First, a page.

Professor James Francis "Frank" Pantridge, was a physician and cardiologist from Northern Ireland who transformed emergency medicine and paramedic services with the invention of the portable defibrillator.

Frank was born in Hillsborough, County Down, Northern Ireland, in 1916. He was educated at Friends' School Lisburn and Queen's University of Belfast, graduating in medicine in 1939.

During World War II he served in the British Army. He was commissioned into the Royal Army Medical Corps as a lieutenant on April 12, 1940. He was given the service number 128673. He was awarded the Military Cross during the Fall of Singapore, when he became a POW. He served much of his captivity as a slave labourer on the Burma Railway.When he was freed at the war's end, Pantridge was emaciated and had contracted cardiac beriberi; he suffered from ill-health related to the disease for the rest of his life.

He returned to Northern Ireland in 1950, and was appointed as cardiac consultant to the Royal Victoria Hospital, Belfast and professor at Queen's University, where he remained until his retirement in 1982. There he established a specialist cardiology unit whose work became known around the world.

By 1957 Pantridge and his colleague, Dr John Geddes, had introduced the modern system of cardiopulmonary resuscitation (CPR) for the early treatment of cardiac arrest. Further study led Frank Pantridge to the realization that many deaths resulted from ventricular fibrillation which needed to be treated before the patient was admitted to hospital. This led to his introduction of the mobile coronary care unit (MCCU), an ambulance with specialist equipment and staff to provide pre-hospital care.

To extend the usefulness of early treatment, Pantridge went on to develop the portable defibrillator, and in 1965 installed his first version in a Belfast ambulance. It weighed 70 kg and operated from car batteries, but by 1968 he had designed an instrument weighing only 3 kg, incorporating a miniature capacitor manufactured for NASA.

Although he was known worldwide as the "Father of Emergency Medicine", Frank Pantridge was less acclaimed in his own country, and was saddened that it took until 1990 for all front-line ambulances in the UK to be fitted with defibrillators.

Pantridge was awarded the Military Cross "in recognition of gallant and distinguished services in Malaya in 1942". The citation read:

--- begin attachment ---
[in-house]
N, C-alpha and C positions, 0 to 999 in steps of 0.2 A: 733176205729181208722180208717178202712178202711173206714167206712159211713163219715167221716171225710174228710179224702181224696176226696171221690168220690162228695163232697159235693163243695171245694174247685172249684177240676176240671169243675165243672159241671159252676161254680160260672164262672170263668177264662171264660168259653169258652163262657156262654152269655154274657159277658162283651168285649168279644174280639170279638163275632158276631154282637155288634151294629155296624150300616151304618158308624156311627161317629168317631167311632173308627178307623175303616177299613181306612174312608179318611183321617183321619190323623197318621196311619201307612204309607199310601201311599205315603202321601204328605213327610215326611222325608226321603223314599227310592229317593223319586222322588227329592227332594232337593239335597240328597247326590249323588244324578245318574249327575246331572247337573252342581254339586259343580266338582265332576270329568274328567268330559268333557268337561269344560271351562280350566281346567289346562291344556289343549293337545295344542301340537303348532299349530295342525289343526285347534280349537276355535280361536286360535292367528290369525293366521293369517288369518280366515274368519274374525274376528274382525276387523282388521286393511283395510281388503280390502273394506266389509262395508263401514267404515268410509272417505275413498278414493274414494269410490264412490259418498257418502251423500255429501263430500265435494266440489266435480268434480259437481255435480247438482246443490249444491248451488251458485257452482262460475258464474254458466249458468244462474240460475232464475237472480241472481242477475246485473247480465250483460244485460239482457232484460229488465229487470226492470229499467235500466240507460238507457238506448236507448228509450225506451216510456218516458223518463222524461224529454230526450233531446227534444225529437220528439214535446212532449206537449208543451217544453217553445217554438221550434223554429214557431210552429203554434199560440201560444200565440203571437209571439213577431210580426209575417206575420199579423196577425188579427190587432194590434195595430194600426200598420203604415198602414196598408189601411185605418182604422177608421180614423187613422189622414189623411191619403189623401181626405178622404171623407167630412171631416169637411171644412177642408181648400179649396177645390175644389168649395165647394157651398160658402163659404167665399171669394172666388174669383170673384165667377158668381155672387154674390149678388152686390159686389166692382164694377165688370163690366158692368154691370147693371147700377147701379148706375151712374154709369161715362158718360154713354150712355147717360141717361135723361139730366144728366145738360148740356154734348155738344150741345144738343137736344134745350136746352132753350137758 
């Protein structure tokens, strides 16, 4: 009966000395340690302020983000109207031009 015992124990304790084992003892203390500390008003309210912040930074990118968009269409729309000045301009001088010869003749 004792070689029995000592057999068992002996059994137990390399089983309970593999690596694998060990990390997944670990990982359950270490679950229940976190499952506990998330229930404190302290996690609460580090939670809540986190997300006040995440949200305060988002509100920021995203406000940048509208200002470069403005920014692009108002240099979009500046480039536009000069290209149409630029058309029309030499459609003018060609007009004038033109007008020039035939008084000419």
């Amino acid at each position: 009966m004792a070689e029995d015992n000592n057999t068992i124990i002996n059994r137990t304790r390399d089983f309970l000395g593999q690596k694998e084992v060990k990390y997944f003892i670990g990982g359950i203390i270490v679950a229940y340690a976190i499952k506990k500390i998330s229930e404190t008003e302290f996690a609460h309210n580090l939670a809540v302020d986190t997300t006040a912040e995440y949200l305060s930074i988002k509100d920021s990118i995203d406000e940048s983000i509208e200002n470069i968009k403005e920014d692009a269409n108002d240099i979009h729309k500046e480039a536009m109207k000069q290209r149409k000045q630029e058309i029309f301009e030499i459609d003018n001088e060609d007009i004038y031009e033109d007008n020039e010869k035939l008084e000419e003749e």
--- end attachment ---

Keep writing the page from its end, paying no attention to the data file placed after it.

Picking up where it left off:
"This officer worked unceasingly under the most adverse conditions of continuous bombing and shelling and was an inspiring example to all with whom he came into contact. He was absolutely cool under the heaviest fire."

On display: IPCO/Pantridge Defibrillator Model 280, 1976 (Item Gifted by the Dublin, Texas Ambulance Service, Founded in 1976.)


Cherry Ames Book Series by Helen Wells and Julie Campbell Tatham

Cherry Ames is the central character in a series of 27 mystery novels with hospital settings published by Grosset & Dunlap between 1943 and 1968. Helen Wells (1910-1986) wrote volumes #1-7 and 17-27, and Julie Campbell Tatham (1908-1999), the creator of Trixie Belden, wrote volumes #8-16. Wells also created the Vicki Barr series. During World War II, the series encouraged girls to become nurses as a way to aid the war effort. Cherry Ames original editions are prized by collectors and fans. The series generated a few spin-off items, including a Parker Brothers board game; some titles have been reprinted.
The nursing profession had a powerful marketing and recruiting tool through these books.
Most nursing images in popular media do little to portray the profession in a way that either makes us proud or entices young people. If we are to survive and thrive going forward, our youth still need inspiring stories of excellent nursing role models depicting the breadth of real work that defines our profession as well as the satisfaction it can bring. This is a true call to action! Until then, there's still Cherry Ames...